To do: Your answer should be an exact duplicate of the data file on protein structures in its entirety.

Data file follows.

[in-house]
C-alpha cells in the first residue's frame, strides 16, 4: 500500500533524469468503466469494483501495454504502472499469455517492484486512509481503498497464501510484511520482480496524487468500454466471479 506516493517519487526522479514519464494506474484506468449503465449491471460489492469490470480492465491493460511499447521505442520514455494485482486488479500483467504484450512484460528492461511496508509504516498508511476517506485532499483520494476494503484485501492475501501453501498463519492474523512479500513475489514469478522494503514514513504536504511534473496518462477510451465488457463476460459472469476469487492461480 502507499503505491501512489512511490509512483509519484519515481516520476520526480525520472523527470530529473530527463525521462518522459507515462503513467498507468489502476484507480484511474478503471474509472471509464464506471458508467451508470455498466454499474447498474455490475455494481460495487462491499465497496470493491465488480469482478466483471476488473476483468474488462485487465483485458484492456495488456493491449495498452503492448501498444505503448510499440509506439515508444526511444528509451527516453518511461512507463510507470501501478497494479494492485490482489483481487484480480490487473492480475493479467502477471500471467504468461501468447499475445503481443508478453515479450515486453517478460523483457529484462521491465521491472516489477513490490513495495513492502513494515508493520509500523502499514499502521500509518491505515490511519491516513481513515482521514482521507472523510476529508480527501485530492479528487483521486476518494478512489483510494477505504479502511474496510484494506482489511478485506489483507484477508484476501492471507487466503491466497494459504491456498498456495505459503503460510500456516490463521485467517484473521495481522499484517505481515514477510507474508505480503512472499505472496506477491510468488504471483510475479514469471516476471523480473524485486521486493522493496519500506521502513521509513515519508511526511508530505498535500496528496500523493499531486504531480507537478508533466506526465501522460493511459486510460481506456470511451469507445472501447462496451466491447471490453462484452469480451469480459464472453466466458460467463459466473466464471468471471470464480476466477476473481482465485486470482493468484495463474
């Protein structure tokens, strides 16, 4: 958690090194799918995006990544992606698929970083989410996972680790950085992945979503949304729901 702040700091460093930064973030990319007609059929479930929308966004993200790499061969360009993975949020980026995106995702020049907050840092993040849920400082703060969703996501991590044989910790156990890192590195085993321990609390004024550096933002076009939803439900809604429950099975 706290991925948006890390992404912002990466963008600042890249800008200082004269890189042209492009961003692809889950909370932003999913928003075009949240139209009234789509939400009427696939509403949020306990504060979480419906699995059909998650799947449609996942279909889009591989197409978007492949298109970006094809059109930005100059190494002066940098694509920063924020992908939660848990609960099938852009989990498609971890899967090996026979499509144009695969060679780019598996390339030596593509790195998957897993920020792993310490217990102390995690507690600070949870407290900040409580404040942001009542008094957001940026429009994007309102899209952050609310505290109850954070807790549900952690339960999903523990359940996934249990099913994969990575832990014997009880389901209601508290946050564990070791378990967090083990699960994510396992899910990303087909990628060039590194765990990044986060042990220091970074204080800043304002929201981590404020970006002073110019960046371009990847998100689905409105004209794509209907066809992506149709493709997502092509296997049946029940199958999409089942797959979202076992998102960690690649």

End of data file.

[in-house]
C-alpha cells in the first residue's frame, strides 16, 4: 500500500533524469468503466469494483501495454504502472499469455517492484486512509481503498497464501510484511520482480496524487468500454466471479 506516493517519487526522479514519464494506474484506468449503465449491471460489492469490470480492465491493460511499447521505442520514455494485482486488479500483467504484450512484460528492461511496508509504516498508511476517506485532499483520494476494503484485501492475501501453501498463519492474523512479500513475489514469478522494503514514513504536504511534473496518462477510451465488457463476460459472469476469487492461480 502507499503505491501512489512511490509512483509519484519515481516520476520526480525520472523527470530529473530527463525521462518522459507515462503513467498507468489502476484507480484511474478503471474509472471509464464506471458508467451508470455498466454499474447498474455490475455494481460495487462491499465497496470493491465488480469482478466483471476488473476483468474488462485487465483485458484492456495488456493491449495498452503492448501498444505503448510499440509506439515508444526511444528509451527516453518511461512507463510507470501501478497494479494492485490482489483481487484480480490487473492480475493479467502477471500471467504468461501468447499475445503481443508478453515479450515486453517478460523483457529484462521491465521491472516489477513490490513495495513492502513494515508493520509500523502499514499502521500509518491505515490511519491516513481513515482521514482521507472523510476529508480527501485530492479528487483521486476518494478512489483510494477505504479502511474496510484494506482489511478485506489483507484477508484476501492471507487466503491466497494459504491456498498456495505459503503460510500456516490463521485467517484473521495481522499484517505481515514477510507474508505480503512472499505472496506477491510468488504471483510475479514469471516476471523480473524485486521486493522493496519500506521502513521509513515519508511526511508530505498535500496528496500523493499531486504531480507537478508533466506526465501522460493511459486510460481506456470511451469507445472501447462496451466491447471490453462484452469480451469480459464472453466466458460467463459466473466464471468471471470464480476466477476473481482465485486470482493468484495463474
């Protein structure tokens, strides 16, 4: 958690090194799918995006990544992606698929970083989410996972680790950085992945979503949304729901 702040700091460093930064973030990319007609059929479930929308966004993200790499061969360009993975949020980026995106995702020049907050840092993040849920400082703060969703996501991590044989910790156990890192590195085993321990609390004024550096933002076009939803439900809604429950099975 706290991925948006890390992404912002990466963008600042890249800008200082004269890189042209492009961003692809889950909370932003999913928003075009949240139209009234789509939400009427696939509403949020306990504060979480419906699995059909998650799947449609996942279909889009591989197409978007492949298109970006094809059109930005100059190494002066940098694509920063924020992908939660848990609960099938852009989990498609971890899967090996026979499509144009695969060679780019598996390339030596593509790195998957897993920020792993310490217990102390995690507690600070949870407290900040409580404040942001009542008094957001940026429009994007309102899209952050609310505290109850954070807790549900952690339960999903523990359940996934249990099913994969990575832990014997009880389901209601508290946050564990070791378990967090083990699960994510396992899910990303087909990628060039590194765990990044986060042990220091970074204080800043304002929201981590404020970006002073110019960046371009990847998100689905409105004209794509209907066809992506149709493709997502092509296997049946029940199958999409089942797959979202076992998102960690690649």